The LPN believes in being firm. Her daughter is five, and she doesn’t allow her to meet her gaze; she always stares back until the daughter looks away. Give ‘em an inch and they’ll take a mile, she likes to say.

The woman in the next bed
moans all night: Help me, help me,
somebody, nurse.
The nurse steals in on stockinged feet.

When her four-year-old son was an infant, she would sit on him, straddling his tiny torso while her husband changed the diaper. They’re never too young to learn to lie still, she said.

In the woods behind the hospital,
trilliums bob in the sun, a white mirage.
The moss cracks open from lack of rain.

The 88-year-old great-grandmother looks on with an aching heart. Her mild suggestions carry little weight with her daughter or son-in-law, with her grandson or his wife the nurse. “They all talk to me like a child,” she tells us. “You’re the first people I’ve had an adult conversation with in months.”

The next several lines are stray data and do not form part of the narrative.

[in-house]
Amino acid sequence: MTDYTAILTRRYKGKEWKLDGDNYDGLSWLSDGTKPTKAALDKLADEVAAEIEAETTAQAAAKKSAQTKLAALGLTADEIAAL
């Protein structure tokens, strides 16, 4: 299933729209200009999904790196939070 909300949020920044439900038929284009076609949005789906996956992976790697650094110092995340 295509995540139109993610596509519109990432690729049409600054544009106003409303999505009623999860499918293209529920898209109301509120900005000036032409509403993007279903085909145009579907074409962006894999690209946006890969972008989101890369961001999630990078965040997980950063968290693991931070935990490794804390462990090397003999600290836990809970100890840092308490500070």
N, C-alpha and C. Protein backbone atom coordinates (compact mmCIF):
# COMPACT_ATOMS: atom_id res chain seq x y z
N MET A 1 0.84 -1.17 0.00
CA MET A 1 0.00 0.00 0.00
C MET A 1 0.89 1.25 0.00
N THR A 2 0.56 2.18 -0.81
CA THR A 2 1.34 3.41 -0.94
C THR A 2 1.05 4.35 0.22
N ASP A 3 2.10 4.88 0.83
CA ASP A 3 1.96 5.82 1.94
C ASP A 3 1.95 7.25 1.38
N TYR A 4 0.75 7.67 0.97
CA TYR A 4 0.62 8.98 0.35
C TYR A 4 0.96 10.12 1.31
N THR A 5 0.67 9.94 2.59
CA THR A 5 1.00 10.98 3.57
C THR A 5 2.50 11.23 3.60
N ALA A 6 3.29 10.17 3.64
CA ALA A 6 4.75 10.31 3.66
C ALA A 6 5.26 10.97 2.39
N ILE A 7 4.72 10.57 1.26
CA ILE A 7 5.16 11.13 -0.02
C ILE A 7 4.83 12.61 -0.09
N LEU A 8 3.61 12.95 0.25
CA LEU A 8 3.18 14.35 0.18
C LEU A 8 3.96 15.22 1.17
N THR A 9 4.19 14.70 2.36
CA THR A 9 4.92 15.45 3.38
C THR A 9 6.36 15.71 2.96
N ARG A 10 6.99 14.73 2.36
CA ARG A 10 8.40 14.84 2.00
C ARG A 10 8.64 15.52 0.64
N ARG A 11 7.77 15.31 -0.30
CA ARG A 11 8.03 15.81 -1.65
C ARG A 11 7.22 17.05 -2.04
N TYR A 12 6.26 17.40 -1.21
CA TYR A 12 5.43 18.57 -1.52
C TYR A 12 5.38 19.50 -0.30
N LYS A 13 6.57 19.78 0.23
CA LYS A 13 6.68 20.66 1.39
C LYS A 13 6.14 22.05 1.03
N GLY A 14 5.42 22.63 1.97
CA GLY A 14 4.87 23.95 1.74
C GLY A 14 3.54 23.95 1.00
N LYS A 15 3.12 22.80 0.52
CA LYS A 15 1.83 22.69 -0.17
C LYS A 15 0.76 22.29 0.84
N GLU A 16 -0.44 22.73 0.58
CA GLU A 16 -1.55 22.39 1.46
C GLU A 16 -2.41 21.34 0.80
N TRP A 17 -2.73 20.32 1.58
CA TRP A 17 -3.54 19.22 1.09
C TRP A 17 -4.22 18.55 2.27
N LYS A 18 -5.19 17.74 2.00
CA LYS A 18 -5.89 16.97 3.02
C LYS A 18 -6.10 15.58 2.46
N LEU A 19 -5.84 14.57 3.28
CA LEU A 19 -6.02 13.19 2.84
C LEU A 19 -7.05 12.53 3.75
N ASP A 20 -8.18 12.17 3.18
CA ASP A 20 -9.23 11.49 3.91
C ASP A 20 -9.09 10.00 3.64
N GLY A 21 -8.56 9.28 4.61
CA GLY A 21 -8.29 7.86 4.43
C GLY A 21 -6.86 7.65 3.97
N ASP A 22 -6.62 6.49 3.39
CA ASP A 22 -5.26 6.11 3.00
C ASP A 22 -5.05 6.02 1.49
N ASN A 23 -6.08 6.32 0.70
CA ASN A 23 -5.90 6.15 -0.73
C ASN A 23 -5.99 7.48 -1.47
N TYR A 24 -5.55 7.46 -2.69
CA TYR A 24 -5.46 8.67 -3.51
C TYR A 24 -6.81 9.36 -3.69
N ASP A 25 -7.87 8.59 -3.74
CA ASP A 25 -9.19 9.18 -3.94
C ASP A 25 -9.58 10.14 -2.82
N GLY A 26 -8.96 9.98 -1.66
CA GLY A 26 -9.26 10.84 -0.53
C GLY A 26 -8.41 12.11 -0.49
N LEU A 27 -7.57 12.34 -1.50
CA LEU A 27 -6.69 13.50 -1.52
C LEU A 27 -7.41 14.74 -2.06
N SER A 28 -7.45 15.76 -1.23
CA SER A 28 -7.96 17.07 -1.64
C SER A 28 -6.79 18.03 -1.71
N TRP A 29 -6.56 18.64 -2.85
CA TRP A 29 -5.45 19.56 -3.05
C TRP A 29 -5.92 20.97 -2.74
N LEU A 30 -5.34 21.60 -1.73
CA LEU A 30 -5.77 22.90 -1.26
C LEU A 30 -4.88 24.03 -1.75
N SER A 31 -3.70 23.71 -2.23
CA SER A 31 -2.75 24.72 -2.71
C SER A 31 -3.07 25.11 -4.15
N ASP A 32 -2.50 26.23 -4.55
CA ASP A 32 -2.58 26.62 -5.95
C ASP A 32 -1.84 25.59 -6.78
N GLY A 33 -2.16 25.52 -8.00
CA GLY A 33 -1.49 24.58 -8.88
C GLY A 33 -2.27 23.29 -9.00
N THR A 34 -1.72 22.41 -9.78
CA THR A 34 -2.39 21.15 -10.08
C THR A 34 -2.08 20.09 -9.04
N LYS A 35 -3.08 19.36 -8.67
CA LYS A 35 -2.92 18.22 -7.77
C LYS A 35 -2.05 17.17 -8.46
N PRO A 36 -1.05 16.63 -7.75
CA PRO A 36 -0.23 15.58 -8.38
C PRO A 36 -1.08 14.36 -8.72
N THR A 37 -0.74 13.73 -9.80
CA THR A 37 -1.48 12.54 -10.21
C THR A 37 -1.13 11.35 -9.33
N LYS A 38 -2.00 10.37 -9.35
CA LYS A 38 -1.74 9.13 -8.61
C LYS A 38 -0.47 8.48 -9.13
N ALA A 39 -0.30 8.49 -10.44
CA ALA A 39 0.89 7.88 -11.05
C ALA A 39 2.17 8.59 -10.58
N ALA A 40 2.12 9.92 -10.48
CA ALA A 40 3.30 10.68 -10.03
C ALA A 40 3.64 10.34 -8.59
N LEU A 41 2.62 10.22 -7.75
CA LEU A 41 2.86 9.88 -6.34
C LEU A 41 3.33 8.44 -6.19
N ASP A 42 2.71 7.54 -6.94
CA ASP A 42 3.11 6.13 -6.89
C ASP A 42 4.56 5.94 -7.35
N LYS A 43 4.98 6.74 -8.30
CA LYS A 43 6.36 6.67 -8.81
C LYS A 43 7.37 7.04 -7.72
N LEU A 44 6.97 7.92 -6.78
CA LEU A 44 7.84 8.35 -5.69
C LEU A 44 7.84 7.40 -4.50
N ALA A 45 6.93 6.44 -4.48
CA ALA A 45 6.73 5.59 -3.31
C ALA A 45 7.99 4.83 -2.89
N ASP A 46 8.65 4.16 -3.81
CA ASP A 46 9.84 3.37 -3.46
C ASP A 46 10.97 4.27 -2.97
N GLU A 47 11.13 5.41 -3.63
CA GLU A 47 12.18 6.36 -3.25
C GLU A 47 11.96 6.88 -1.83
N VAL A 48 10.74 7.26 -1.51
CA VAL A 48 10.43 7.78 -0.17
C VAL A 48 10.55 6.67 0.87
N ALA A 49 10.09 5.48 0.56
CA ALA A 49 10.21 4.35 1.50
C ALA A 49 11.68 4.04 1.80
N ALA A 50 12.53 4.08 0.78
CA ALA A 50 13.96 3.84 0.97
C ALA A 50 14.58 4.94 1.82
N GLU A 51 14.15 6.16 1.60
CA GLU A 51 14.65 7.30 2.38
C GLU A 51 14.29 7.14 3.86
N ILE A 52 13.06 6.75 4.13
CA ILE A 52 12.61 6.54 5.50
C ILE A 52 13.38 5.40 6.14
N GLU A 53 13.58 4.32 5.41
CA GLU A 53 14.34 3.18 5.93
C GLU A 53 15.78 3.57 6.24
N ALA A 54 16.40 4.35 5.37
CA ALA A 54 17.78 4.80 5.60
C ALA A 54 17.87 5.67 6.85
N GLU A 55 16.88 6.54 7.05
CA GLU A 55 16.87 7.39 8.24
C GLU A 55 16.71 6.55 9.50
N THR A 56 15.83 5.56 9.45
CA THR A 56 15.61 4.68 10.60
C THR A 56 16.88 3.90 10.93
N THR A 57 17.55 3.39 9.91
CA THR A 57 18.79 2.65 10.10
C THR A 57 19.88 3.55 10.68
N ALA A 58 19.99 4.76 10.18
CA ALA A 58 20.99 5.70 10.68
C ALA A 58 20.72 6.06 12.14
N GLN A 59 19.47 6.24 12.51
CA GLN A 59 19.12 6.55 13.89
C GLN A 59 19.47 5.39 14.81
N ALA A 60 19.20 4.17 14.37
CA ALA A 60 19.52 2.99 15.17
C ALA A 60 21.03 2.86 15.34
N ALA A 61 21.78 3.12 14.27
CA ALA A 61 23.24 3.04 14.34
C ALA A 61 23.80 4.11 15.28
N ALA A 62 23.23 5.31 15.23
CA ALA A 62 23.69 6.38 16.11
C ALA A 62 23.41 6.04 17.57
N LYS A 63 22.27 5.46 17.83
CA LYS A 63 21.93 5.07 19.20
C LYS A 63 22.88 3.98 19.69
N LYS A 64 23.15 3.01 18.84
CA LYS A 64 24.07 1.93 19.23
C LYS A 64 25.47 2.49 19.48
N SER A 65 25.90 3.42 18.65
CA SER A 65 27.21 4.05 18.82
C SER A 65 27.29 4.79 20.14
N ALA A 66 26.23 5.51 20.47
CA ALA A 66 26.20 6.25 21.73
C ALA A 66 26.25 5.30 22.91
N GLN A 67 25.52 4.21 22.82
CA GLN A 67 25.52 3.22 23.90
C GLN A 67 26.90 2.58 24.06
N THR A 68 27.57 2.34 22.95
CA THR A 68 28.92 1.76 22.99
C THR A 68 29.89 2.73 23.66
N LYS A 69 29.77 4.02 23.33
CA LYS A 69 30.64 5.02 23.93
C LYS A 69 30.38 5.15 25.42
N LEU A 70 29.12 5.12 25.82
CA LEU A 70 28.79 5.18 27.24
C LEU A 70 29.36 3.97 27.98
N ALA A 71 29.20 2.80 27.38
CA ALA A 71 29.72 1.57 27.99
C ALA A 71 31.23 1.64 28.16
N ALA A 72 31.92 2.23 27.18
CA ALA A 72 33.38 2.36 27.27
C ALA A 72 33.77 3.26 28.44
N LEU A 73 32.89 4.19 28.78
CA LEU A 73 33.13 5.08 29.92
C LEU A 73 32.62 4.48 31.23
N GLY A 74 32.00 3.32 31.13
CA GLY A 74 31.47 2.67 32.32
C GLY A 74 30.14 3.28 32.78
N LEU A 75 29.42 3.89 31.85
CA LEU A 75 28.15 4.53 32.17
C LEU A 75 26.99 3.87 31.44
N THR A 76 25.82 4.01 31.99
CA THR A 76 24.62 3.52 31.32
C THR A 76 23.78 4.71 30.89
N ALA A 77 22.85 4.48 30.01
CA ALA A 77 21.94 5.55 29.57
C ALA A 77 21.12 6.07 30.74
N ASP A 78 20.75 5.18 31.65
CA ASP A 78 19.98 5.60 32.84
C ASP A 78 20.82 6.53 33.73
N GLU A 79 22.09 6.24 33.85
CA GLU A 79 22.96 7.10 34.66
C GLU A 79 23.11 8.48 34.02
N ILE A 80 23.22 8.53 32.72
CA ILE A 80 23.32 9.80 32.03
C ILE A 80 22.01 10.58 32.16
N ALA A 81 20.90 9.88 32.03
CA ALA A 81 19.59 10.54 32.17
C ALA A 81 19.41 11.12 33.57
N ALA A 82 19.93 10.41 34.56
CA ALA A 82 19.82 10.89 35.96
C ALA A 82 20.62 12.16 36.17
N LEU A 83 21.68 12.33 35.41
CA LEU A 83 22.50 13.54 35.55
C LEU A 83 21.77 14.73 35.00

Those clouds could be anything:
dogwood, hawthorn, a wild cherry
gowned in caterpillar webs.

Expected to look after her great-grandchildren half the week, she tries to make them understand that love need not be accompanied by threats or a smothering embrace. When the four-year-old kicks her, much to his outraged surprise, she clobbers back.

On the abandoned farm, a lawn chair
still sits out under the apple tree.
Petals drift down between the slats.

Back in Pennsylvania for a rare visit, she apologizes for not doing a better job of staying in touch. “I’ve been so exhausted. I can’t remember the last time I got a good night’s sleep.”

we might fall forever if not
for that net of roots.